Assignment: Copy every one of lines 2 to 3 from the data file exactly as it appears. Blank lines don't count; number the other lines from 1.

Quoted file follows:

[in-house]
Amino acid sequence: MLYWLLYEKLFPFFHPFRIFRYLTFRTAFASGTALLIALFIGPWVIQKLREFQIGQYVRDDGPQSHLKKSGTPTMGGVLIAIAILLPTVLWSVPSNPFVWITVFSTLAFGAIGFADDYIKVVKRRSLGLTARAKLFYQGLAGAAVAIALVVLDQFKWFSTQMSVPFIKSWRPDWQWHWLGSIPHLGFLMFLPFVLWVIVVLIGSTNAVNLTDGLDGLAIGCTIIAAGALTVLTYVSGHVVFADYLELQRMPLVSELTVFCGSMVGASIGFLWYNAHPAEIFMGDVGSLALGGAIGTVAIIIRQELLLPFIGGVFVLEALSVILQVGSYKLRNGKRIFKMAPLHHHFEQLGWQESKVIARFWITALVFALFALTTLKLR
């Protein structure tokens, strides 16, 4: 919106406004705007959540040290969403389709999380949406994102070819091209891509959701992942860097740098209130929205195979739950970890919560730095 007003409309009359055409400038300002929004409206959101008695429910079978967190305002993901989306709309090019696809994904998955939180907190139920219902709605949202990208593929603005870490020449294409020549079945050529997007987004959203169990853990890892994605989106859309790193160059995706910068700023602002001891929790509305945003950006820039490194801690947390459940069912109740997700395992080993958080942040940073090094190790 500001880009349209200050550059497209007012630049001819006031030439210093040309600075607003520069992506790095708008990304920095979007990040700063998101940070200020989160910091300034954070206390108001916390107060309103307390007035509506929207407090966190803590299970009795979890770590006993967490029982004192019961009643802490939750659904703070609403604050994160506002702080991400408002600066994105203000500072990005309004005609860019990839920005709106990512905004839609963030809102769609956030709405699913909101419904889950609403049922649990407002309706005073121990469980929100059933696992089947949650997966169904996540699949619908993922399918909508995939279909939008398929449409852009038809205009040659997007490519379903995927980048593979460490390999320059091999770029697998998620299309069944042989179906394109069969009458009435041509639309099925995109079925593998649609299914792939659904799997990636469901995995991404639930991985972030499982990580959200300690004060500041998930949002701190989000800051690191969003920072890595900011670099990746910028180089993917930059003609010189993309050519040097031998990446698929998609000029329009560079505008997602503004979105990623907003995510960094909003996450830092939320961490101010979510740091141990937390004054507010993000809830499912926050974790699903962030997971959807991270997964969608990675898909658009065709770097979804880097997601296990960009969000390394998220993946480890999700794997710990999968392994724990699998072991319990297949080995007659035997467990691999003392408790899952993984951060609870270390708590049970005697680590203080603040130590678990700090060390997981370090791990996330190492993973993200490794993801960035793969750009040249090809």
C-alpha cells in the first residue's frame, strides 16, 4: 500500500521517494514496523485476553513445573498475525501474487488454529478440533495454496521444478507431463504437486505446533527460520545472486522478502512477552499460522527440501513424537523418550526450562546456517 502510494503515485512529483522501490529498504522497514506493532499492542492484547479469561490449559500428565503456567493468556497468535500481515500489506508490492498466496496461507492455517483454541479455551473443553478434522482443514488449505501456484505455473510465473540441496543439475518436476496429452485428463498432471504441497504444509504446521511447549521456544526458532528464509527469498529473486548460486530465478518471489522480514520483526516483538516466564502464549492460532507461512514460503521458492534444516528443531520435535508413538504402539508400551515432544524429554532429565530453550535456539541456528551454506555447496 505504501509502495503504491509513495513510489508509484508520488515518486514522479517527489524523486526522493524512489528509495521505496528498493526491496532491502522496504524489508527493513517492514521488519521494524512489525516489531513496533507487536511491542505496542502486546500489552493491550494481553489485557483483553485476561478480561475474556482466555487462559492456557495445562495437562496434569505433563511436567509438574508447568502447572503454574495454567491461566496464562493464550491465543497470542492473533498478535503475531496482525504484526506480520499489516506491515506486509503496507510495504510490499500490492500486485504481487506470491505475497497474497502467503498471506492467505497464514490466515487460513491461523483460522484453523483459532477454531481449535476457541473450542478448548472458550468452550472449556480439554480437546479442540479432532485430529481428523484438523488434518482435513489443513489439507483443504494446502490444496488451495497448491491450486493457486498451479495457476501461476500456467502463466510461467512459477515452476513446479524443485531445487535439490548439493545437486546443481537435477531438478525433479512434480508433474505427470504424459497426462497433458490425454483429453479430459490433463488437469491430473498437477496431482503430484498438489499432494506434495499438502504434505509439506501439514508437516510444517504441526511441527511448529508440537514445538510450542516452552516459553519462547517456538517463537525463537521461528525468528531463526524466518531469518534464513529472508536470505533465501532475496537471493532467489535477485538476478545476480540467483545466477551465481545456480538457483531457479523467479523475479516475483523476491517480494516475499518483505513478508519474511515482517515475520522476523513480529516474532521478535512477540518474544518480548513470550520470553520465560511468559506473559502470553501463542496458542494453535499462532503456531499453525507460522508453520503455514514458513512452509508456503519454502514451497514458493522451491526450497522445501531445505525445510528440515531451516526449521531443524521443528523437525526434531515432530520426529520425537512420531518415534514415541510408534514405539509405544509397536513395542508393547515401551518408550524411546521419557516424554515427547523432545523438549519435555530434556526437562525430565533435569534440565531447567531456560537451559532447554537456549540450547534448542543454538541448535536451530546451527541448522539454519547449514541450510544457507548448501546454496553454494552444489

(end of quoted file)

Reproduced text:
Amino acid sequence: MLYWLLYEKLFPFFHPFRIFRYLTFRTAFASGTALLIALFIGPWVIQKLREFQIGQYVRDDGPQSHLKKSGTPTMGGVLIAIAILLPTVLWSVPSNPFVWITVFSTLAFGAIGFADDYIKVVKRRSLGLTARAKLFYQGLAGAAVAIALVVLDQFKWFSTQMSVPFIKSWRPDWQWHWLGSIPHLGFLMFLPFVLWVIVVLIGSTNAVNLTDGLDGLAIGCTIIAAGALTVLTYVSGHVVFADYLELQRMPLVSELTVFCGSMVGASIGFLWYNAHPAEIFMGDVGSLALGGAIGTVAIIIRQELLLPFIGGVFVLEALSVILQVGSYKLRNGKRIFKMAPLHHHFEQLGWQESKVIARFWITALVFALFALTTLKLR
């Protein structure tokens, strides 16, 4: 919106406004705007959540040290969403389709999380949406994102070819091209891509959701992942860097740098209130929205195979739950970890919560730095 007003409309009359055409400038300002929004409206959101008695429910079978967190305002993901989306709309090019696809994904998955939180907190139920219902709605949202990208593929603005870490020449294409020549079945050529997007987004959203169990853990890892994605989106859309790193160059995706910068700023602002001891929790509305945003950006820039490194801690947390459940069912109740997700395992080993958080942040940073090094190790 500001880009349209200050550059497209007012630049001819006031030439210093040309600075607003520069992506790095708008990304920095979007990040700063998101940070200020989160910091300034954070206390108001916390107060309103307390007035509506929207407090966190803590299970009795979890770590006993967490029982004192019961009643802490939750659904703070609403604050994160506002702080991400408002600066994105203000500072990005309004005609860019990839920005709106990512905004839609963030809102769609956030709405699913909101419904889950609403049922649990407002309706005073121990469980929100059933696992089947949650997966169904996540699949619908993922399918909508995939279909939008398929449409852009038809205009040659997007490519379903995927980048593979460490390999320059091999770029697998998620299309069944042989179906394109069969009458009435041509639309099925995109079925593998649609299914792939659904799997990636469901995995991404639930991985972030499982990580959200300690004060500041998930949002701190989000800051690191969003920072890595900011670099990746910028180089993917930059003609010189993309050519040097031998990446698929998609000029329009560079505008997602503004979105990623907003995510960094909003996450830092939320961490101010979510740091141990937390004054507010993000809830499912926050974790699903962030997971959807991270997964969608990675898909658009065709770097979804880097997601296990960009969000390394998220993946480890999700794997710990999968392994724990699998072991319990297949080995007659035997467990691999003392408790899952993984951060609870270390708590049970005697680590203080603040130590678990700090060390997981370090791990996330190492993973993200490794993801960035793969750009040249090809």